Captive or semi-captive private equity houses continue the march to independence. September brings news that Gresham is the latest firm to break free of its parent, in this case Zurich Financial Services (see NEWS this issue). Last month HSBC Private Equity was reported to have reached an agreement with the bank, although no timetable for the separation has been announced. Irish firm ICC Venture Capital could be the next to join the list as Bank of Scotland, which bought ICC Bank last year, has confirmed buyout talks are in progress. Also on the block is an invoice discounting joint venture with NMB Heller.
The move towards independence is often triggered by a change in ownership of the parent organisation, although increasingly other issues are coming into play. The current trend is a reversal of the situation private equity houses previously found themselves in, when they were attractive acquisition targets for banks looking to boost their private equity expertise. For example, ABN AMRO’s 1996 acquisition of Causeway to help establish private equity operations in the UK and Elderstreet joining the Dresdner Kleinwort Capital operation in 2001.
Some of these acquisitions, where integration was unsuccessful or another problem prevented the partnership from fulfilling expectations, are now resulting in the firm spinning-out again. With investment banks and other financial services companies feeling the worst of the current market squeeze the transaction flow is now far more likely to be in the opposite direction. Just as industrial corporations are refocusing on their core activities banks and insurance companies, no doubt influenced by what compared to bubble-era figures seem meagre returns, are reconsidering the role of their private equity subsidiaries, particularly in light of their capital adequacy ratios.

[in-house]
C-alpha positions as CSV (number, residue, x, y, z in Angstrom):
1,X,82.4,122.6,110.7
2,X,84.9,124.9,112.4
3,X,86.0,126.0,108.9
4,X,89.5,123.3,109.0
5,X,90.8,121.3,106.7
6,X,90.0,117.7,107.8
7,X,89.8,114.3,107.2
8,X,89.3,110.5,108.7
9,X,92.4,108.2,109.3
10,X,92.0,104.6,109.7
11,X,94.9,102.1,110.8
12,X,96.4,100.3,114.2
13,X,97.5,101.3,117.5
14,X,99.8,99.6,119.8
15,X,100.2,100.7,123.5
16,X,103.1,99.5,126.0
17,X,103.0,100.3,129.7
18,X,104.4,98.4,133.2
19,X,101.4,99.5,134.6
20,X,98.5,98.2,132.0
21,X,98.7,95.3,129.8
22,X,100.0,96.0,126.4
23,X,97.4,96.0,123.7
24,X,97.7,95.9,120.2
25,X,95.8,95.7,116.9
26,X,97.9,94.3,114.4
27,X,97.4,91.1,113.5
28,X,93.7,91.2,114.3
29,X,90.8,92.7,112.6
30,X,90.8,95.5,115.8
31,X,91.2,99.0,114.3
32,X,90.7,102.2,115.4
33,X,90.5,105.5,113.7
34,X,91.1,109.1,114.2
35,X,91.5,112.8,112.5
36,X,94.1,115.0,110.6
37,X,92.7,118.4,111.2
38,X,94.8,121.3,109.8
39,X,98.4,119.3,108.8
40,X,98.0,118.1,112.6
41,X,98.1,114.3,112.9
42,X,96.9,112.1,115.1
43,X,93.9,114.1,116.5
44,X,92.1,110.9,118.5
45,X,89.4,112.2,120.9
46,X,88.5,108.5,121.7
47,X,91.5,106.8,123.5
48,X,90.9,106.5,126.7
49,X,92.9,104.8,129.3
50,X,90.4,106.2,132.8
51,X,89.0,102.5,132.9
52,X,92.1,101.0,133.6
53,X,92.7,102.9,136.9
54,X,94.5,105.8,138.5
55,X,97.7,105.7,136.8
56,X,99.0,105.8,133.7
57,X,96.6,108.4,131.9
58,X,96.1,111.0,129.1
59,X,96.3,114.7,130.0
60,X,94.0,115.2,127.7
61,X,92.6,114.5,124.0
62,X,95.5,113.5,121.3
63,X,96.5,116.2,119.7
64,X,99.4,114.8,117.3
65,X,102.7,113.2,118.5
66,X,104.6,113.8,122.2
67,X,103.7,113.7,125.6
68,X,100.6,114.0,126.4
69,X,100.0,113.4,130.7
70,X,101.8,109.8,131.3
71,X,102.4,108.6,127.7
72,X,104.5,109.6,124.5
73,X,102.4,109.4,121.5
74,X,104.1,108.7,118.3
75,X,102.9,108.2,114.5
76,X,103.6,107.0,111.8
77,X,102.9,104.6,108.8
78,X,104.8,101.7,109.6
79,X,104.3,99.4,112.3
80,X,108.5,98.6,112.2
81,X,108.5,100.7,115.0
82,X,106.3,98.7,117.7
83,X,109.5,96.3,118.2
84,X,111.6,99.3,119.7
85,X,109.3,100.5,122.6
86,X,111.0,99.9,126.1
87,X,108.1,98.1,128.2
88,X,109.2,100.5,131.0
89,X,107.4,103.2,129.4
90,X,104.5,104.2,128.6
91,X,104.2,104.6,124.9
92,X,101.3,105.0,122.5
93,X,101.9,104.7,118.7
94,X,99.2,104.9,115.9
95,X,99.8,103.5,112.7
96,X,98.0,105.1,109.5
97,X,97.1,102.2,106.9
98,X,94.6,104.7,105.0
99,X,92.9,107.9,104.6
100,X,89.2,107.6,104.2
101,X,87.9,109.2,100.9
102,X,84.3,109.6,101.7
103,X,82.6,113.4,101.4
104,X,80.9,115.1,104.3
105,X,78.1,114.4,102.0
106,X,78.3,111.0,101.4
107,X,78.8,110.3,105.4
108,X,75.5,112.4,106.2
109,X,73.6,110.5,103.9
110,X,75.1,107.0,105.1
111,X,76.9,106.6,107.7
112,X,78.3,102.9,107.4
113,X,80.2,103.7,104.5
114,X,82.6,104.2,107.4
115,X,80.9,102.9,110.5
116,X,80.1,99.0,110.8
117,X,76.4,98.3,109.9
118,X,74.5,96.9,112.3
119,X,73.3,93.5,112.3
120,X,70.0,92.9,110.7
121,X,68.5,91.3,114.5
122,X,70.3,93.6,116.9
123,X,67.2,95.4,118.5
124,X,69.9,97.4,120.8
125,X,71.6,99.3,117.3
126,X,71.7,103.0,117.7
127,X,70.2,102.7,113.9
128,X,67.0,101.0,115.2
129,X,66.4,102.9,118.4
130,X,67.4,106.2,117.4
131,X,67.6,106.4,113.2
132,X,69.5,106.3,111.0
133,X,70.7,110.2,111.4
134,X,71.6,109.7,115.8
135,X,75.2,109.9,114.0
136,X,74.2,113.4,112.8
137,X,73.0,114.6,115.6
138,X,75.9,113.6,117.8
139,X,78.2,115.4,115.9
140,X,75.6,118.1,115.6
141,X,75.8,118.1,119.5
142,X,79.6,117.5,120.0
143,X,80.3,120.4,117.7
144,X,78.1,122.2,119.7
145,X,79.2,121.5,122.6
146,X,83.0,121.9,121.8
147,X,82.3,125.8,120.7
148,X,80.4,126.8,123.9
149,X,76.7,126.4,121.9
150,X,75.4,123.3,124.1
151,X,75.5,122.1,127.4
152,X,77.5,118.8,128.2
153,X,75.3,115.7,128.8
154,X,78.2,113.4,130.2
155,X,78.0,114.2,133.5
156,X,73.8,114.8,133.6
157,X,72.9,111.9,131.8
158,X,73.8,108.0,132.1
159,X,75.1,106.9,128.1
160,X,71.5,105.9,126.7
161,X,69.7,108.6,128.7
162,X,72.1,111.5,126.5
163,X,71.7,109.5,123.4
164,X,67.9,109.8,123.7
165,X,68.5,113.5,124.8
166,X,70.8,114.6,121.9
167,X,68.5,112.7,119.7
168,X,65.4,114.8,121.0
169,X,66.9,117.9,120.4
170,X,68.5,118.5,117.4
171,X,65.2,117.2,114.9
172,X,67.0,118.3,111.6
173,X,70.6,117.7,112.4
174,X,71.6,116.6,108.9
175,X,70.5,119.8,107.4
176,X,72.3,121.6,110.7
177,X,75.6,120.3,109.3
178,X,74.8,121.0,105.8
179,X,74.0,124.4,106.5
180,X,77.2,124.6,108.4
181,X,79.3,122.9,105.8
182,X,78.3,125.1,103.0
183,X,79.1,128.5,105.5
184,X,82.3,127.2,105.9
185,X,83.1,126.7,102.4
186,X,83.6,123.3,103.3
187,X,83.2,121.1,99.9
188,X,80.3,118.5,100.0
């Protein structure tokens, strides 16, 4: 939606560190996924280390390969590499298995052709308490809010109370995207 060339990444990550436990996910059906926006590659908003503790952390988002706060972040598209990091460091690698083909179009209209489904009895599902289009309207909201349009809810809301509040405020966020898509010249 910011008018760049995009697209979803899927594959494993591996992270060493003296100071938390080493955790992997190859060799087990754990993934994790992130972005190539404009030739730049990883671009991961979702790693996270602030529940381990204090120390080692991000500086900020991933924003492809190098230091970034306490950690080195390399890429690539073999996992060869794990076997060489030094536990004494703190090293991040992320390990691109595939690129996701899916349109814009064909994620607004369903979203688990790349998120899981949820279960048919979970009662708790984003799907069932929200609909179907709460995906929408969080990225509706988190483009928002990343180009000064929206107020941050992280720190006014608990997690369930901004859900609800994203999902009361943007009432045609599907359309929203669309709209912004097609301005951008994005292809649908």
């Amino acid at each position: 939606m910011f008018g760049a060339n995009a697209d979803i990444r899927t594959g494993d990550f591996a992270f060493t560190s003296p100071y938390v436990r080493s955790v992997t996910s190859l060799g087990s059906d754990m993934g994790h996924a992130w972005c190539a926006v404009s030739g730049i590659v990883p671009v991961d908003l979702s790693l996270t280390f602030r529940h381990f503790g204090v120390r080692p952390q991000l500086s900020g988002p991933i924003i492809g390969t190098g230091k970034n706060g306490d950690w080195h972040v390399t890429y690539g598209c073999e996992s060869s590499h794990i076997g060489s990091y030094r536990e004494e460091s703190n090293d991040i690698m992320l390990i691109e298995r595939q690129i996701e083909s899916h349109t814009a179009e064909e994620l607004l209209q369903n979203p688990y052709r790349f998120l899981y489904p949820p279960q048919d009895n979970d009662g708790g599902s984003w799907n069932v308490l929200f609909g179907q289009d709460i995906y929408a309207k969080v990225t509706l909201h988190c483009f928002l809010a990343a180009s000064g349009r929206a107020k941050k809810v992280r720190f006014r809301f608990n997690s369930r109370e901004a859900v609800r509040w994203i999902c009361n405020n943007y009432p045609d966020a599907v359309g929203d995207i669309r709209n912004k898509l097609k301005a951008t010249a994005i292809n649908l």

Independence also brings benefits for the private equity group and its management team. General partners expect it to boost fund raising. Following an amicable buyout or spin-off newly independent firms often receive a commitment from their former parent and third party investors are perceived to prefer independent funds to semi-captives where the parent is sometimes thought to be calling the shots. Investors’ and general partners’ gripes can include the parent organisation’s lack of understanding of private equity and being the victim of a constantly shifting strategy. While going it alone doubtless has its risks, GPs can expect to see an increased share of the profits of their labours.
There is frequently speculation about the future of captives and certainly not all buyouts or spinouts launched by private equity management teams have been successful. The most notable failure was Morgan Grenfell Private Equity’s bid for freedom, which collapsed after a protracted battle last year resulted in the firm being incorporated into Deutsche Bank’s private equity arm, DB Capital. UBS Capital was equally unsuccessful, although for different reasons. Also last year Baring Private Equity Partners was rumoured to be working on a plan to buy itself out from ING, again nothing came of it. The table overleaf lists some of the private equity firms that have gained their independence from larger organisations.